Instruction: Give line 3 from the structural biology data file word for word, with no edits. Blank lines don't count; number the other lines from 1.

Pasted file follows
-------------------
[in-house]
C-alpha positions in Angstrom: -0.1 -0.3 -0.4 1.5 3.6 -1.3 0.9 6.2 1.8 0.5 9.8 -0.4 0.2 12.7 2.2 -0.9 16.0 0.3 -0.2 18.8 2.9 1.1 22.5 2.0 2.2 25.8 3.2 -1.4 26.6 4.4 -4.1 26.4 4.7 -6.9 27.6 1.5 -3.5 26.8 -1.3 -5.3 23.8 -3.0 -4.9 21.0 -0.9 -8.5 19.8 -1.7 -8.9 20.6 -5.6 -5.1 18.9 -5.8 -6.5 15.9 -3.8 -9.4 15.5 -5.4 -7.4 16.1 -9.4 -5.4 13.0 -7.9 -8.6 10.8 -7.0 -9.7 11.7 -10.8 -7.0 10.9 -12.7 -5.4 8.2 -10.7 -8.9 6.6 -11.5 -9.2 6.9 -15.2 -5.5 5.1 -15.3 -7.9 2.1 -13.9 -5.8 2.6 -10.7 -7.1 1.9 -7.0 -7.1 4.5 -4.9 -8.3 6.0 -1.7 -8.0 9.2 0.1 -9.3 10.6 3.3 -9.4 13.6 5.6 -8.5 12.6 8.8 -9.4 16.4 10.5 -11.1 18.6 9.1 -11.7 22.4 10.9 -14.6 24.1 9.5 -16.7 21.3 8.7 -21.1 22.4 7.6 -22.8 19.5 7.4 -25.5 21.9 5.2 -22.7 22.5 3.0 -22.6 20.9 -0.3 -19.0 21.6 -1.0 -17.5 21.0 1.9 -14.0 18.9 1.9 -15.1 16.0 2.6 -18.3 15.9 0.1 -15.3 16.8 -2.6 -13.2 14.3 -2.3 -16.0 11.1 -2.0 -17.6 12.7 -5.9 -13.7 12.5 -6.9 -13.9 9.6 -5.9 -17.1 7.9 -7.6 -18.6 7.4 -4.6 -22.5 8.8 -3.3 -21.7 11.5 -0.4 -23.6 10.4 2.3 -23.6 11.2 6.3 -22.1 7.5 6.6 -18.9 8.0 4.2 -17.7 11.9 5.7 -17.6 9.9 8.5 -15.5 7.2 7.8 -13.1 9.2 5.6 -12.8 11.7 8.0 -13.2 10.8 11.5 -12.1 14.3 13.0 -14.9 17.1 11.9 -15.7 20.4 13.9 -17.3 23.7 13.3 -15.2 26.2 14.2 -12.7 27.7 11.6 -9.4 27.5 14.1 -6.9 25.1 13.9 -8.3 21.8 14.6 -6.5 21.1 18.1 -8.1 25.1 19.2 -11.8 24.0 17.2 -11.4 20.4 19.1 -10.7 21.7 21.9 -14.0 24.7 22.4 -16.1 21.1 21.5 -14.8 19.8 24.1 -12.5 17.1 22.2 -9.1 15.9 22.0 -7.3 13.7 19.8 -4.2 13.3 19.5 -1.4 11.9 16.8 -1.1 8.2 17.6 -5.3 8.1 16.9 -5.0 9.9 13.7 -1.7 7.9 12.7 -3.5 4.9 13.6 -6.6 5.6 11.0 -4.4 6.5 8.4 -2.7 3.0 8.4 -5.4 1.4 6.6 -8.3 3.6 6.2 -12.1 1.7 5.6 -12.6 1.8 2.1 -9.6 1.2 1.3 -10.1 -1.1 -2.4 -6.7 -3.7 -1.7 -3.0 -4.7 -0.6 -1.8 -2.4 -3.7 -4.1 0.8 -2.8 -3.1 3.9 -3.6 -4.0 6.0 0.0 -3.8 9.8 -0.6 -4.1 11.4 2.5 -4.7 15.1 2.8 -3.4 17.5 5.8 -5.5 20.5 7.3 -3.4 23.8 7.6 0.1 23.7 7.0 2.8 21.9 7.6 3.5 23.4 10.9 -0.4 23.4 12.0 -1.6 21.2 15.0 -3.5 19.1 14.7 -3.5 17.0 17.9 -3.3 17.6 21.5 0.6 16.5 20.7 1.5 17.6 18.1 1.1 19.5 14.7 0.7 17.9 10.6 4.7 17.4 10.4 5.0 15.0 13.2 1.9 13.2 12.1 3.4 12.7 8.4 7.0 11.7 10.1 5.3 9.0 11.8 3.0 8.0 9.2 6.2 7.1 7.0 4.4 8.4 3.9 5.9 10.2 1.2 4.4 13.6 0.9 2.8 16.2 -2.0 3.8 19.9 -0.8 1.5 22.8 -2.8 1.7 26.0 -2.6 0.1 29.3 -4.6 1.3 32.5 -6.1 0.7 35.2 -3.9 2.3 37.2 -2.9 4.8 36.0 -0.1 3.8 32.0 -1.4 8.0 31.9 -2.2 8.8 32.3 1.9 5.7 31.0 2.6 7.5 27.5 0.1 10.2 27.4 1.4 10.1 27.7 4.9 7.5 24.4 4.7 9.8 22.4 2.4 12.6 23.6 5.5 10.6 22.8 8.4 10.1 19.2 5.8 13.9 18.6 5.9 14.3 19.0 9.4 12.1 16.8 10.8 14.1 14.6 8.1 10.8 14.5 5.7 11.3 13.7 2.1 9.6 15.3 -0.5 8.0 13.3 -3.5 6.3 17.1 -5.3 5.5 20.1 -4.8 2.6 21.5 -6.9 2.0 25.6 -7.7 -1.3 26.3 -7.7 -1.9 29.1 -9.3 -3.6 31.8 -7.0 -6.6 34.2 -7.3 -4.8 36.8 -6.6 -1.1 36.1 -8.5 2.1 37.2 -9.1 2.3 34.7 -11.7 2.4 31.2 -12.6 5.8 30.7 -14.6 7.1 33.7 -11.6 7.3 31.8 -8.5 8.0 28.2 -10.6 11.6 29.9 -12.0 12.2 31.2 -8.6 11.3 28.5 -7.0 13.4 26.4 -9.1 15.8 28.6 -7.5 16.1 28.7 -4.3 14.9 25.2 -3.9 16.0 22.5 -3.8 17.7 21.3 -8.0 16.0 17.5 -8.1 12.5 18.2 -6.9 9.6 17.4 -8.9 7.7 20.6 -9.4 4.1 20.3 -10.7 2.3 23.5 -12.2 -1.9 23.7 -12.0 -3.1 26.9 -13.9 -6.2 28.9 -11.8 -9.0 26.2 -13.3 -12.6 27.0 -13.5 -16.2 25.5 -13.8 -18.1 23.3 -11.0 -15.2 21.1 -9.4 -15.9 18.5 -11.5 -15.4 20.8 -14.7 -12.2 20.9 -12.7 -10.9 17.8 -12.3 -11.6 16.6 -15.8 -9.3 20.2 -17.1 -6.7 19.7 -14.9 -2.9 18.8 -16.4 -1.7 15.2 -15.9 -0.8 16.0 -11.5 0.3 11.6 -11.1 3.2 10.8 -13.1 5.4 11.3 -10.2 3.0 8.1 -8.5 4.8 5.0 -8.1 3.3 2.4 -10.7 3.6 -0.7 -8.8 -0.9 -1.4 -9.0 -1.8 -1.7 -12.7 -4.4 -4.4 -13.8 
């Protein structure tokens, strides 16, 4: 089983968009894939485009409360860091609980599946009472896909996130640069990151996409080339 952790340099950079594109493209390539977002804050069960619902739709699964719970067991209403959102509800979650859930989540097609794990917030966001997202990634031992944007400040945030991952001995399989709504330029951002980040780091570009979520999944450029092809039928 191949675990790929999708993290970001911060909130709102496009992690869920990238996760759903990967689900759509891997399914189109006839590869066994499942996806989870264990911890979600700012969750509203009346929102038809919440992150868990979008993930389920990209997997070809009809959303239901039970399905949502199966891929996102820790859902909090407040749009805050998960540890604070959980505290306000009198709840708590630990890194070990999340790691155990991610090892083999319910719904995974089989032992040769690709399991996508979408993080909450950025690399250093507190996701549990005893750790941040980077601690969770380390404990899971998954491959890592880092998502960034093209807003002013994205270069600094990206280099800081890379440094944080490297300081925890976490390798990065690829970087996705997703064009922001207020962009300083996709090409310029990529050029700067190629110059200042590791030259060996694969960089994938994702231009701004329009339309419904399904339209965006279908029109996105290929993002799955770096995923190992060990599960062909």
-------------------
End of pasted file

């Protein structure tokens, strides 16, 4: 089983968009894939485009409360860091609980599946009472896909996130640069990151996409080339 952790340099950079594109493209390539977002804050069960619902739709699964719970067991209403959102509800979650859930989540097609794990917030966001997202990634031992944007400040945030991952001995399989709504330029951002980040780091570009979520999944450029092809039928 191949675990790929999708993290970001911060909130709102496009992690869920990238996760759903990967689900759509891997399914189109006839590869066994499942996806989870264990911890979600700012969750509203009346929102038809919440992150868990979008993930389920990209997997070809009809959303239901039970399905949502199966891929996102820790859902909090407040749009805050998960540890604070959980505290306000009198709840708590630990890194070990999340790691155990991610090892083999319910719904995974089989032992040769690709399991996508979408993080909450950025690399250093507190996701549990005893750790941040980077601690969770380390404990899971998954491959890592880092998502960034093209807003002013994205270069600094990206280099800081890379440094944080490297300081925890976490390798990065690829970087996705997703064009922001207020962009300083996709090409310029990529050029700067190629110059200042590791030259060996694969960089994938994702231009701004329009339309419904399904339209965006279908029109996105290929993002799955770096995923190992060990599960062909």